Landscaping guide to invasive shot hole borer legislation

What legislation must landscapers know about if they find a shot hole borer invasion on a site?

The polyphagous shot-hole borer (Euwallacea fornicatus) and its fungal symbiont (Fusarium euwallaceae) are now referred to – collectively – as invasive shot-hole borer (ISHB).

To date, ISHB have been identified in 59 exotic and 55 indigenous tree species by the University of Pretoria FABI in South Africa. Download the full list of host species affected @ Forestry & Agricultural Biotechnology Institute (FABI) website.

There are three issues of importance to landscapers:

i) What emergency legislation has been passed by two government departments?

ii) When are landscapers obliged to report a shot hole borer invasion?

iii) What are the 23 notifiable trees (DFFE) and 9 notifiable crop species (DALRD)?


1.1 Environmental legislation

The Department of Forestry, Fisheries and the Environment’s (DFFE), Minister Barbara Creecy, gazetted (4 September, 2020) the following emergency measures in order to control the breeding and spread of the invasive shot-hole borer.

Report invasions: Any owner or occupier of land in areas affected by invasive shot hole borer (see FABI map below) must report the presence of shot-hole borer on any of 23 threatened tree species to Ms Shashika Maharaj at or by telephone: 021 441 2707.
Protect our nature reserves: No person may move, transport or convey any of the 23 targeted tree species – including as firewood – into any protected area declared in terms of the National Environmental Management: Protected Areas Act, 2003 (Act No. 57 of 2003).
Infested wood may not be sold: No person may sell any specimen or wood that is infested with the shot-hole borer.
For full gazetted notice: DFFE emergency regulations for invasive shot hole borer (4 September, 2020)

Areas affected by invasive shot hole borer

National parks and nature reserves (land designated by the Protected Areas Act) is the focus of the emergency legislation gazetted by DFFE.

The emergency regulations list 23 tree species – all target species of ISHB.
The presence of shot hole borer in any target species – in areas of South Africa – as seen on the map (see FABI Map below) – is notifiable under the emergency regulations.
All 23 notifiable trees are Reproductive Host Trees.
23 Notifiable ISHB Target Trees

Indigenous trees

Coast silver oak (Brachylaena discolor)
Forest bushwillow (Combretum krausii)
River bushwillow (Combretum erythrophyllum)
Coast coral tree (Erythrina caffra)
Water blossom pea (Podalyria calyptrata)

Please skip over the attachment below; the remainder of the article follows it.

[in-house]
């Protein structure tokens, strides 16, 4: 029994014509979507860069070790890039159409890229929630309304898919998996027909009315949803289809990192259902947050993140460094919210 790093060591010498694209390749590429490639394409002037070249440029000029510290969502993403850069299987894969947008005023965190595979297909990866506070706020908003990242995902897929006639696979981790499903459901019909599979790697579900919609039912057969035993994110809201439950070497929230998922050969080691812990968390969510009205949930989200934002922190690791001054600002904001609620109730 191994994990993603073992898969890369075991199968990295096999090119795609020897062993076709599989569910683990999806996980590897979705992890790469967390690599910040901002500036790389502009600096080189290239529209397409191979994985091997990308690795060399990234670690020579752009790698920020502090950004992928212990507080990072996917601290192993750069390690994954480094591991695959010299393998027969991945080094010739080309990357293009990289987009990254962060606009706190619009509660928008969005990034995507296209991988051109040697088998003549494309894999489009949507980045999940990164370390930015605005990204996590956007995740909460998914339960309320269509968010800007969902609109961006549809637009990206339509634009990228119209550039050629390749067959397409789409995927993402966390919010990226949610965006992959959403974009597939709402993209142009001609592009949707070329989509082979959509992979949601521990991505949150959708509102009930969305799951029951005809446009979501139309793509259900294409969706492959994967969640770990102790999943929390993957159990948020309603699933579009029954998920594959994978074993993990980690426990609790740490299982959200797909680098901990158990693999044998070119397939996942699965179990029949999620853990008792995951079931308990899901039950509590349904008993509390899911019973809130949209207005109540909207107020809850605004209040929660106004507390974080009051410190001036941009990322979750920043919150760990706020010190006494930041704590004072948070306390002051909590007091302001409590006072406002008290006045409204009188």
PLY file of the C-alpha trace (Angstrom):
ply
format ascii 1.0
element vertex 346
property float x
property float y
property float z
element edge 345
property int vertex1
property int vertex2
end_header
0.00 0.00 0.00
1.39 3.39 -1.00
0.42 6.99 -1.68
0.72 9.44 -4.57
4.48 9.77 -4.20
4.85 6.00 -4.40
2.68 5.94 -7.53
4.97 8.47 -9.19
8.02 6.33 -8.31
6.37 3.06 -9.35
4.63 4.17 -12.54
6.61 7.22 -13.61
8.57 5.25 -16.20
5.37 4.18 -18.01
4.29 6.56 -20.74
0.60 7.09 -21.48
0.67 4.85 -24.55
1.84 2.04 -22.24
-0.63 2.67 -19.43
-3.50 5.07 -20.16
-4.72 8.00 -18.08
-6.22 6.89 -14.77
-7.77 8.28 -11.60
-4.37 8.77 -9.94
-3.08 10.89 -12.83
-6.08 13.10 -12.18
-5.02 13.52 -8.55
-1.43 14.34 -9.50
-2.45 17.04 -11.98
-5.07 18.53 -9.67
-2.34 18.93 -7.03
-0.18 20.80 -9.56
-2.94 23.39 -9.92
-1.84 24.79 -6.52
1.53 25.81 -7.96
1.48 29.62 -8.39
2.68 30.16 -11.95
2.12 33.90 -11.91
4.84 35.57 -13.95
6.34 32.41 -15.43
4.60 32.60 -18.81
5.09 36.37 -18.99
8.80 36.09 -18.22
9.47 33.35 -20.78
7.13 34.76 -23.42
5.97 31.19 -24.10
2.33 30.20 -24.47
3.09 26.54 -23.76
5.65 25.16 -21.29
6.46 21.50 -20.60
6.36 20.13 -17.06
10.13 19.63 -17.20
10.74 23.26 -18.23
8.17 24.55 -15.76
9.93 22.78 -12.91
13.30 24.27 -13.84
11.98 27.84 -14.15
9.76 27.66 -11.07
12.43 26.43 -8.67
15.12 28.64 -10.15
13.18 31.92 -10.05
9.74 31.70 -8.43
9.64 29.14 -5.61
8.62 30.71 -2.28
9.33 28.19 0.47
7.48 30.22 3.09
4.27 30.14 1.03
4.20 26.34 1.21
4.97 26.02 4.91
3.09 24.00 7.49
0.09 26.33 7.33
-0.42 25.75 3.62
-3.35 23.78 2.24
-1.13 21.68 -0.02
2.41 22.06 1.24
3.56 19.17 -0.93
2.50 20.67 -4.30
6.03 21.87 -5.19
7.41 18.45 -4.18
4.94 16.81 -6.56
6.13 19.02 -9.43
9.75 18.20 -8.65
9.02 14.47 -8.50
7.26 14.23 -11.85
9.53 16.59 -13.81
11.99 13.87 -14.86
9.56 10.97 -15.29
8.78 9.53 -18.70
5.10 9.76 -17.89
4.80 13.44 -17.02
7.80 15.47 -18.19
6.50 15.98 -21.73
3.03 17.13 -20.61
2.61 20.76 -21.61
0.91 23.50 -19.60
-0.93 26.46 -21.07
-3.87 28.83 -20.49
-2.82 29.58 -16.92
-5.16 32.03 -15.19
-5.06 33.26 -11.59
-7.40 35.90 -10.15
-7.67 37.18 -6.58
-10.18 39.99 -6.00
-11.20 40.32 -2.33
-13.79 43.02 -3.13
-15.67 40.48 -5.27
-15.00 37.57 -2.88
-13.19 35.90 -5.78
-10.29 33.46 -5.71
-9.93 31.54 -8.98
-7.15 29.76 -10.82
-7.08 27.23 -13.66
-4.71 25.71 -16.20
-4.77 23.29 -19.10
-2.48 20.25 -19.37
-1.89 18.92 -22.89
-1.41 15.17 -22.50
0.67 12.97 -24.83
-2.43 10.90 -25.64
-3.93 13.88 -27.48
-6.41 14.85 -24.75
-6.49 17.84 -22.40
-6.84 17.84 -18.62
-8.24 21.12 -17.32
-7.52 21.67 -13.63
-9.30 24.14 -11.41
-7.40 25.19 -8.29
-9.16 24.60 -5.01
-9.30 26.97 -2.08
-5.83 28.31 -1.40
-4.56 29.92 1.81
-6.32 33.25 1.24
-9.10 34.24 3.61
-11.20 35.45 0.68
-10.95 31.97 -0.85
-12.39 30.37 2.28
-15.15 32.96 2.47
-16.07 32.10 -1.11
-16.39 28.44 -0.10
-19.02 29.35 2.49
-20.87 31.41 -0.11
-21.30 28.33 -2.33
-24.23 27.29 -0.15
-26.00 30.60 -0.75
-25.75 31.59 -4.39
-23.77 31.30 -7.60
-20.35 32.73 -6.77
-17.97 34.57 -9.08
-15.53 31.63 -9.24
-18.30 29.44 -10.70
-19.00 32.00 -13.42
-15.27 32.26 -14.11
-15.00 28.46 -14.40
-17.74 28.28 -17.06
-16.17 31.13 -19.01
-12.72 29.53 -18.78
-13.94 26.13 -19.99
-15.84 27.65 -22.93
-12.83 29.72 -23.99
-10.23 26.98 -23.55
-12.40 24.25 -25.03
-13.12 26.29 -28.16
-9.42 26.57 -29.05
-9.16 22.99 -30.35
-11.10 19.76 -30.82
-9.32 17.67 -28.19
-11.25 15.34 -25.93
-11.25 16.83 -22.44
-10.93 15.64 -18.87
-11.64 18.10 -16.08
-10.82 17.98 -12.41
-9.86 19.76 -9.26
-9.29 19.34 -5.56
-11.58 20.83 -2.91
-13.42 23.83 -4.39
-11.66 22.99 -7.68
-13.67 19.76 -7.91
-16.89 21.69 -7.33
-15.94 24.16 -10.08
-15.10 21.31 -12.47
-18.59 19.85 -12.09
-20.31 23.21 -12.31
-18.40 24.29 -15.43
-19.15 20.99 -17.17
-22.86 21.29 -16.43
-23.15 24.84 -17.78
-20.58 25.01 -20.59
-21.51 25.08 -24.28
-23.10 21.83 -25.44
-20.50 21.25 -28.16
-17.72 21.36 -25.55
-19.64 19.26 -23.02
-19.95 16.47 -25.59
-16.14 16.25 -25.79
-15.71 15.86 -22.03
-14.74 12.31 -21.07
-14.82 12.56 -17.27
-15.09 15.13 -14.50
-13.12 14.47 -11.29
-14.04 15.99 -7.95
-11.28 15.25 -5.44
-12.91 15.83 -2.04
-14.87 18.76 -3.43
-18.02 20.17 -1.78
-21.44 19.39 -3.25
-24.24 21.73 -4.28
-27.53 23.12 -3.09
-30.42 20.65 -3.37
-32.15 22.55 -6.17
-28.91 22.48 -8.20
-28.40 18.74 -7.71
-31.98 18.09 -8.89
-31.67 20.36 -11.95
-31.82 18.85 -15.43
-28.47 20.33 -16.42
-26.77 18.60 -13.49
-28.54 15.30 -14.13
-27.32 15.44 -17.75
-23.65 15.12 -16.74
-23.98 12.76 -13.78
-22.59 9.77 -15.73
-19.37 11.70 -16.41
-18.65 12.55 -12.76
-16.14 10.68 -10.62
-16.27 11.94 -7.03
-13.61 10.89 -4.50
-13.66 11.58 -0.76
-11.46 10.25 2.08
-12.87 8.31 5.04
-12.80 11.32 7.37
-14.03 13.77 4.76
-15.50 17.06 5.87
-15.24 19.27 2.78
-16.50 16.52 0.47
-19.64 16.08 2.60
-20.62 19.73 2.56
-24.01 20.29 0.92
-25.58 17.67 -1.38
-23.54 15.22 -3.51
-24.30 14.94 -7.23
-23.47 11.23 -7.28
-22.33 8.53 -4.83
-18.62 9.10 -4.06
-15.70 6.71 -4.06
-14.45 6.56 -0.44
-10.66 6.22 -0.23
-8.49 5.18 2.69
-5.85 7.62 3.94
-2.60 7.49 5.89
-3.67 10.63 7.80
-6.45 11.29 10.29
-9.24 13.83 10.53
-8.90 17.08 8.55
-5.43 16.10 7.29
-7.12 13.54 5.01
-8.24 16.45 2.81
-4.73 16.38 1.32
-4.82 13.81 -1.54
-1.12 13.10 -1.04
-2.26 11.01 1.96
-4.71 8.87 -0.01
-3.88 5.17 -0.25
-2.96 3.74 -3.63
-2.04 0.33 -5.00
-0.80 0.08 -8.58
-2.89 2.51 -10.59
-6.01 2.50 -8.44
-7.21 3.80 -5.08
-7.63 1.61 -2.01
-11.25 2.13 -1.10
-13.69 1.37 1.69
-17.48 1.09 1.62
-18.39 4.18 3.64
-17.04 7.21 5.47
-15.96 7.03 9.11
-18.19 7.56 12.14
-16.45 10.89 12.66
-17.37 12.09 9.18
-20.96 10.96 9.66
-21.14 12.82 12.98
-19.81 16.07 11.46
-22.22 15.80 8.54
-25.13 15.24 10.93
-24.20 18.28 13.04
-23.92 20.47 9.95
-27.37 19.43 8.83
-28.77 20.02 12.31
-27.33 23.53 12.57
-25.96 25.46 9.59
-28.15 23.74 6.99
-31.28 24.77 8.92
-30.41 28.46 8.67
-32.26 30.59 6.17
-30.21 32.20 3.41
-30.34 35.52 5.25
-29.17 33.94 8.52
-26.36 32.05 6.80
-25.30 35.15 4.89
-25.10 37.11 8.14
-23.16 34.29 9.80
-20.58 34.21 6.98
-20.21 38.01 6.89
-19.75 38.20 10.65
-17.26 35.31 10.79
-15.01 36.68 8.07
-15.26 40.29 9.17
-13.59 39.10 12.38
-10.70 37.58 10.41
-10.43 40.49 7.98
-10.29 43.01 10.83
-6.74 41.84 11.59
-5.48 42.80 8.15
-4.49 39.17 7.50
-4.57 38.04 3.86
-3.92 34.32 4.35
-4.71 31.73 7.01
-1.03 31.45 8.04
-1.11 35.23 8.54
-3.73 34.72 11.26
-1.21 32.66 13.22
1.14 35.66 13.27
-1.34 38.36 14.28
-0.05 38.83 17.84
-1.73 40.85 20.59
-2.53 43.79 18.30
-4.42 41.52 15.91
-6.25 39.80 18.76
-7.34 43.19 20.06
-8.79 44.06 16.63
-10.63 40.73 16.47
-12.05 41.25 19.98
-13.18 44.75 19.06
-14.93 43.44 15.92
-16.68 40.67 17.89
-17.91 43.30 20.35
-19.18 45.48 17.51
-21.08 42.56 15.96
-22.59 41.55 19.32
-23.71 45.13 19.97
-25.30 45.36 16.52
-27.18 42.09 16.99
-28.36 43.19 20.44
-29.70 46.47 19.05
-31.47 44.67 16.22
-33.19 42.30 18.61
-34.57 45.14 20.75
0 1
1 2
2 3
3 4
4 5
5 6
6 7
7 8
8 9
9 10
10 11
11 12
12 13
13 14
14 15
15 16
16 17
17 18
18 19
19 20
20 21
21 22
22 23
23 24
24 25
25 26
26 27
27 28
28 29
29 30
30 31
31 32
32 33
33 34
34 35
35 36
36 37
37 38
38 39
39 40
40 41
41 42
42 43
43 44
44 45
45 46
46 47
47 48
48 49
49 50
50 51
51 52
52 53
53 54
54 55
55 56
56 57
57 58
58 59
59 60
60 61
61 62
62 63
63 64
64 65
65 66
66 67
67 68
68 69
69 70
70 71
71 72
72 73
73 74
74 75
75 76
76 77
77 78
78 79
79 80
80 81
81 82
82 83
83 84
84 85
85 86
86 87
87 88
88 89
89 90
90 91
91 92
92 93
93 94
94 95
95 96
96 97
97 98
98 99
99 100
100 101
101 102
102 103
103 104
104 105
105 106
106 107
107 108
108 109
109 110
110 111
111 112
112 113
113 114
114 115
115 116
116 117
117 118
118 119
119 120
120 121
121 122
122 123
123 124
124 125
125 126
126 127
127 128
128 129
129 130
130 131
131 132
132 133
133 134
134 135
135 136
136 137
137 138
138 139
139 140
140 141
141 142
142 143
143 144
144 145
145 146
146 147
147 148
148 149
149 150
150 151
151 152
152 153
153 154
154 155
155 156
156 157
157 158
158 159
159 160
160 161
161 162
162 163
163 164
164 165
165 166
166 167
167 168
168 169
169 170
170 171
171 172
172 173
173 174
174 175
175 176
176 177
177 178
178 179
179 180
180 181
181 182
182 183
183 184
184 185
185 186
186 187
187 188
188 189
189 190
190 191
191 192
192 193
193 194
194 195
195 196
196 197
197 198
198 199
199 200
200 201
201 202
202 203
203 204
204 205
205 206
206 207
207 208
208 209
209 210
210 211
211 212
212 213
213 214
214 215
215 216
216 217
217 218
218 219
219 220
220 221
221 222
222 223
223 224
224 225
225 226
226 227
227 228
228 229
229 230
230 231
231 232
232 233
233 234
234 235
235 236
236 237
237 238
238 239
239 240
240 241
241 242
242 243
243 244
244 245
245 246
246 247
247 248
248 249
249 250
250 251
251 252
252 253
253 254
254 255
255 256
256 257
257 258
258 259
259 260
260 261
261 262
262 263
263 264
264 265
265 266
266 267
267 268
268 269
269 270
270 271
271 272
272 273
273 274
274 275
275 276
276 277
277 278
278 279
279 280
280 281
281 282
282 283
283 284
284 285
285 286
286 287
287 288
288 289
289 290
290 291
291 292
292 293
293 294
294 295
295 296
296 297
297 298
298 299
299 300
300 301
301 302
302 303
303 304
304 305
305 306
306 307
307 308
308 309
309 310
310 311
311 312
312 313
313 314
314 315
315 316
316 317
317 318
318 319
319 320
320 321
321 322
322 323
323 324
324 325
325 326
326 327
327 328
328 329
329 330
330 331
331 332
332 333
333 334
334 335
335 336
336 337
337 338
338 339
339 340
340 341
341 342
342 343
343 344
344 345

Fountain bush (Psoralea pinata)
Cape willow (Salix mucronata)
Keurboom (Virgilia oroboides subsp. ferruginea)
Exotic trees

Japanese maple (Acer palmatum)
Pink flame tree (Brachychiton discolor)
American sweetgum (Liquidambar styraciflua)
Southern magnolia (Magnolia grandiflora)
Avocado (Pearsea americana)
London plane (Platanus x acerifolia)
Pin oak (Quercus palustris)
English oak (Quercus robur)
White willow (Salix alba)
Invasive species

18. Blackwood (Acacia melanoxylon)
19. Black wattle (Acacia mearnsii)
20. Chinese maple (Acer buergerianum)
21. Box elder (Acer negundo)
22. Honey locust (Gleditsia triacanthos)
23. Castor-oil plant (Ricinus communis)

1.2 Agricultural legislation

Minister of Agriculture, Land Reform and Rural Development (DALRD), Angela Didiza, issued emergency legislation (3 July 2020) relating specifically to the following agricultural species.

Nine notifiable agricultural species:

1. Avocado (Persea americana).
2. Pecan nut (Carya illinoinensis)
3. Lemon (Citrus limon)
4. Orange (Citrus sinensis)
5. Macadamia (Macadamia spp.)
6. Apricot (Prunus armeniaca)
7. Peach (Prunus persica)
8. Guava (Psidium quajava)
9. Grapevine (Vitis vinifera)

Compulsory notification

Report invasions. Every user of land within the Republic shall immediately notify your local agricultural inspectorate of any occurrence or suspected occurrence of the polyphagous shot hole borer.
No movement of infested woody species. No user of land shall remove any plants or plant products (from list above) from any quarantine area within the Republic without authorization by the agricultural inspectorate.
No cultivation of infested plants allowed. No user of land shall keep plant or cultivate any infested plant listed (from list above) to any land within the Republic.
3 July 2020: Interim emergency regulations passed:

DALRD emergency regulations for invasive shot hole borer (3 July 2020)

12 August 2021: Final gazetted notice of amendment to the law:

Control Measures Relating to the Polyphagous Shot Hole Borer (12 August, 2021). Amended update in Agricultural Pests Act, 1983 (ACT No. 36 OF 1983)

To date, ISHB have been identified in 59 exotic and 55 indigenous tree species by FABI in South Africa. Download the full list of species affected from the FABI website.

Invasive shot hole borer (ISHB) has been found on some backyard avocado trees in Sandton and Knysna, but its presence has not yet been confirmed in any commercial avocado orchards in South Africa (van den Berg et al. 2019)